'In the bleak mid-winter.' Gustav Holst
10 February 2016, 16:34
From Beethoven to Bartok and Mahler, sometimes you need 60 minutes to pack in all your amazing musical drama. Here are a few of our favourites (TIP: set aside seven hours now).
Hold on to your hats for this one. Brahms is in full-on tearful/tender/frustrated/violent mood, and crams it all into an epic drama for piano and orchestra. Cascading clatters of notes from the pianist at the height of virtuosity, enveloped by a full, richly Romantic orchestra - all in about the time it takes to make a cup of tea and watch a West Wing episode. The slow movement comes with bonus gorgeous cello solo - the moment its solo line returns for a second time is surely one of the most ravishing moments in all music.
The short, sharp and shocking Italian opera is usually spends the night with another famous operatic one-acter - but it makes for an exciting hour of listening by itself. Mascagni won a competition with the opera and it was an instant hit. By his death, it had already been performed more than 14,000 times in Italy alone. If you like a good dose of adultery, jealousy and murder - and let's face it, which opera fan doesn't - then this is the 60 minutes for you. You get that stonking Easter Hymn too.
If you’re looking for 3600 seconds (yes, we counted) that will well and truly put you through the emotional wringer, look no further than Bartok’s superb one-act opera, first performed in 1918. There are just two characters - Bluebeard and his new wife Judith. She’s curious to know what’s behind seven huge doors in his gloomy castle. If the torture chamber and weapons store aren’t enough, she nags him to open the doors to a lake of tears, and finally the cell where he keeps his other three wives locked up. Inevitably she now must join them. Not exactly a barrel of laughs but gripping, and you don't really have to worry about going to the bathroom beforehand.
"How could you possibly improve the most perfect chamber music ensemble. Oh yes, more cellos." That was clearly the thinking of this passionate, somewhat awkward, bespectacled composer. Schubert's masterpiece was written late in his life and, like everything he touched, every bar is gloriously lyrical and agonisingly beautiful. It's also epic. An hour is a long time in chamber music, but every minute is worth it - from the expansive, dramatic sweeps of the opening movement to the heart-shattering Adagio, all with that added depth of sonority with a second cello. We want to put the phone on silent, pour a glass fo wine, and spend 60 with it now.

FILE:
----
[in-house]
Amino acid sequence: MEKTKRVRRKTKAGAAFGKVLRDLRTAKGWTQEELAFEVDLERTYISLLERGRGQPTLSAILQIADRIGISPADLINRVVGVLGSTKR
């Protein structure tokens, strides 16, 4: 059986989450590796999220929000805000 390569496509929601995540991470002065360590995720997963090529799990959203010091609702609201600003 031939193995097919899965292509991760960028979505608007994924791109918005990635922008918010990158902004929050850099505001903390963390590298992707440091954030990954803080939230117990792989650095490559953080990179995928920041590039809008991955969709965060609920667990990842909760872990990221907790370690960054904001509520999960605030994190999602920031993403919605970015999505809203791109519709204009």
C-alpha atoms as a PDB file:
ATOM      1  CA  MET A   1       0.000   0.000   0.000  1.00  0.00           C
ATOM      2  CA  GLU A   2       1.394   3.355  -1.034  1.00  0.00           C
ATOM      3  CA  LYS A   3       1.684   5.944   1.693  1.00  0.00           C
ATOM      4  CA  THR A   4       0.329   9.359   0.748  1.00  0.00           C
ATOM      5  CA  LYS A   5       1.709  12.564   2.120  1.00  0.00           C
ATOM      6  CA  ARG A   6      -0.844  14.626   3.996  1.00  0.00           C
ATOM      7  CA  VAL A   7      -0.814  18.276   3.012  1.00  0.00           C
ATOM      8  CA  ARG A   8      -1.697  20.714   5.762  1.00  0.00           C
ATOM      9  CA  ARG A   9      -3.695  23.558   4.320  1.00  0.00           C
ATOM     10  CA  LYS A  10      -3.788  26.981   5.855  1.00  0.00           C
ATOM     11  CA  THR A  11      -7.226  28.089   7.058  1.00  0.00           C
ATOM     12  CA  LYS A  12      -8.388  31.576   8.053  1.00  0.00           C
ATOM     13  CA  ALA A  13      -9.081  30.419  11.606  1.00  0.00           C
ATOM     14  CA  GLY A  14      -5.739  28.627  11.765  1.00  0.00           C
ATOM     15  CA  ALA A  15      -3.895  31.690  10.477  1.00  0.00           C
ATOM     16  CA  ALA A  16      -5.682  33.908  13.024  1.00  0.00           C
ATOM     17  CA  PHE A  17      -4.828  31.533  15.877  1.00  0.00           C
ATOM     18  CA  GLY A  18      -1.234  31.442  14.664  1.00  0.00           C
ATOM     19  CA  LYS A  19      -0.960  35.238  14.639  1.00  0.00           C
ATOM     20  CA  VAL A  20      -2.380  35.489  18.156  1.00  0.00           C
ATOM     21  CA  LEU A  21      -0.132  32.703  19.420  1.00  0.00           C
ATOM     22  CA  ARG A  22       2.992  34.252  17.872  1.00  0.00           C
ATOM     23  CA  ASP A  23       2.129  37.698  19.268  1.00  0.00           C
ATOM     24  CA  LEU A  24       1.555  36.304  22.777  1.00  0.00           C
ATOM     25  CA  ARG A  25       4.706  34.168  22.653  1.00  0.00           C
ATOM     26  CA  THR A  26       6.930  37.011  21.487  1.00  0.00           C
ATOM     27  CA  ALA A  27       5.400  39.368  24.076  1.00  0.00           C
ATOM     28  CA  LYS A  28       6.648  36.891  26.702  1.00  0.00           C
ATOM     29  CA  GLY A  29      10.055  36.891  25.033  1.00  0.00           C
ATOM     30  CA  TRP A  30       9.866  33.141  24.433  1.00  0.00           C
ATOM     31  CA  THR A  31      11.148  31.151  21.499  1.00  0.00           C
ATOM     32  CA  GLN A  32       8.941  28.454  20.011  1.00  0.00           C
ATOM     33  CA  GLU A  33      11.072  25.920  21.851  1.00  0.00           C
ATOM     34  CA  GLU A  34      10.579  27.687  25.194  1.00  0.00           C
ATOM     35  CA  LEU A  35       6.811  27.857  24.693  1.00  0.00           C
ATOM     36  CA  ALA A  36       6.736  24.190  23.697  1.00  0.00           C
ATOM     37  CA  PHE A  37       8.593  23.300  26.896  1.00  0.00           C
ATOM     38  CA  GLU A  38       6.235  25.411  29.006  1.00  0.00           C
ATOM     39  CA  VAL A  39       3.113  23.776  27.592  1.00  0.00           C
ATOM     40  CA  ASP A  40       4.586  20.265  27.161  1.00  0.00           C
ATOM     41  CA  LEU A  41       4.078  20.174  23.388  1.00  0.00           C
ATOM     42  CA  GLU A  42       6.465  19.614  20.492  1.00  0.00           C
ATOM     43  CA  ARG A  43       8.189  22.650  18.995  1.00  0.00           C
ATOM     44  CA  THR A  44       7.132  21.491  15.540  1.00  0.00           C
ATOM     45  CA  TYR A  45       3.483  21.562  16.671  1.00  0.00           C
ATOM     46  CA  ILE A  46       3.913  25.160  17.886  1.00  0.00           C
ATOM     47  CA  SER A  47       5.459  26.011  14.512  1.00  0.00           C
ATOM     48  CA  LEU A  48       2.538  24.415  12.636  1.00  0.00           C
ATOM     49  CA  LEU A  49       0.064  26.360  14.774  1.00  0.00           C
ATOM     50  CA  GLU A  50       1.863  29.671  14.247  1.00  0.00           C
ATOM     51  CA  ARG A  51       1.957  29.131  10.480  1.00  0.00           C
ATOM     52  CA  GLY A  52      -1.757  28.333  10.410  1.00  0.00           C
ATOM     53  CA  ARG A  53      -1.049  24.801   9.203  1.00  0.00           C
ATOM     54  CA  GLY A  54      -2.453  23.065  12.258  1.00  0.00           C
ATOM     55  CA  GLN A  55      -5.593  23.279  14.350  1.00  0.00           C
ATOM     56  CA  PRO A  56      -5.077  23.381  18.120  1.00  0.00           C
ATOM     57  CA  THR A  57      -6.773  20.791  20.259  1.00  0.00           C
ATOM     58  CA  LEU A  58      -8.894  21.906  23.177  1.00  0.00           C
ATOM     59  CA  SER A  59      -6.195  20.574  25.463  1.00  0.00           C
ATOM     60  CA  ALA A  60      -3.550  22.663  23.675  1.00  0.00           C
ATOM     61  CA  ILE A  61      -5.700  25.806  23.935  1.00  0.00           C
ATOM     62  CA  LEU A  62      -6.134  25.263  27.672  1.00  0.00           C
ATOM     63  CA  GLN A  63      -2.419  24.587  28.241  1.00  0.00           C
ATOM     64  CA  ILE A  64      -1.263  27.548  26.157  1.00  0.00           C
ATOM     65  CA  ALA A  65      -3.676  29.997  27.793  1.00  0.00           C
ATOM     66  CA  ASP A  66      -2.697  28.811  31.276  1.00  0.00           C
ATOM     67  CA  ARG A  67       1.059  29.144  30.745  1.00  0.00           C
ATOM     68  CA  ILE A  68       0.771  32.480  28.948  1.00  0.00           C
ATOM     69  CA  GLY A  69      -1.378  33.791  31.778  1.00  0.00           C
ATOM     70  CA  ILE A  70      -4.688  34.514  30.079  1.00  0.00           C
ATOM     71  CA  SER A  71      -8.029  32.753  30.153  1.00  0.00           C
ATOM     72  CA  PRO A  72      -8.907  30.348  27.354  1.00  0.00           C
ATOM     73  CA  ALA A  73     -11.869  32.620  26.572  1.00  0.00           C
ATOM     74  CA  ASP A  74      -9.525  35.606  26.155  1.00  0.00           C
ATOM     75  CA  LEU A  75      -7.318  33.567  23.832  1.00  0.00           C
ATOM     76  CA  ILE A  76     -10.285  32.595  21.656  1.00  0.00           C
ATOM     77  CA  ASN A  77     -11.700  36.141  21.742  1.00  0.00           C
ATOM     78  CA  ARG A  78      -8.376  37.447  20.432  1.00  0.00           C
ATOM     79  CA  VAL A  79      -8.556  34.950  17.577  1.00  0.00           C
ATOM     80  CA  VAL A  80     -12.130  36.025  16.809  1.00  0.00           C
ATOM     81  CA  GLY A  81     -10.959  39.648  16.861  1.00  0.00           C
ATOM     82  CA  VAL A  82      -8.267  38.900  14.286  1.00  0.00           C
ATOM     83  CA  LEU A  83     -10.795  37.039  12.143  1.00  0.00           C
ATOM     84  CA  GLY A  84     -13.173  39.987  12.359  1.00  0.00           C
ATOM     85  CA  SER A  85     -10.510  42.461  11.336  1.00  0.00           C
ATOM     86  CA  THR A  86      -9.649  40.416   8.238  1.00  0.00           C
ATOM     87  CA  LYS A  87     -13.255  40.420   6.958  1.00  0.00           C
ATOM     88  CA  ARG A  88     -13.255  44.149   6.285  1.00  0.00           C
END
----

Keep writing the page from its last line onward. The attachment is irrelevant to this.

OK, you might not want to spend an entire hour thinking about the death of one of the world’s greatest ever geniuses. But there’s just so much to enjoy here. Few pieces can effectively encompass such a huge range of emotions, and even fewer can do it in what is actually a quite limited time frame. From the opening Lacrimosa, you’re inveigled in sorrow and loss, but you’re gradually transported to enlightenment, acceptance, contentment. It’s like your whole life in an hour. And with really great counterpoint.
Depending on who you get conducting this beast, you could easily use up an hour here. It was always Mahler’s intention to include as much ‘stuff’ in a single symphony as he could, famous believing that each one must “contain the world”, but with No. 4 he’s distilled it perhaps more efficiently than in any other of his mammoth works. Totally worth it for the fourth movement alone, which is basically a retelling of an epic German folk story starring a boy soprano.
Well, we hardly have to introduce this one. Quite simply, this is the hour that changed music, and history, for ever. It begins with tremolo strings in a stormy mood, building the most incredible atmosphere. We're treated to a joyous, dramatic Scherzo, a captivating slow movement before a clamour of chords begins the choral movement recognised the world over. A profoundly human work of artistic genius, offering transcendental, euphoric joy. And you can fit it into your lunch hour. Cool, huh?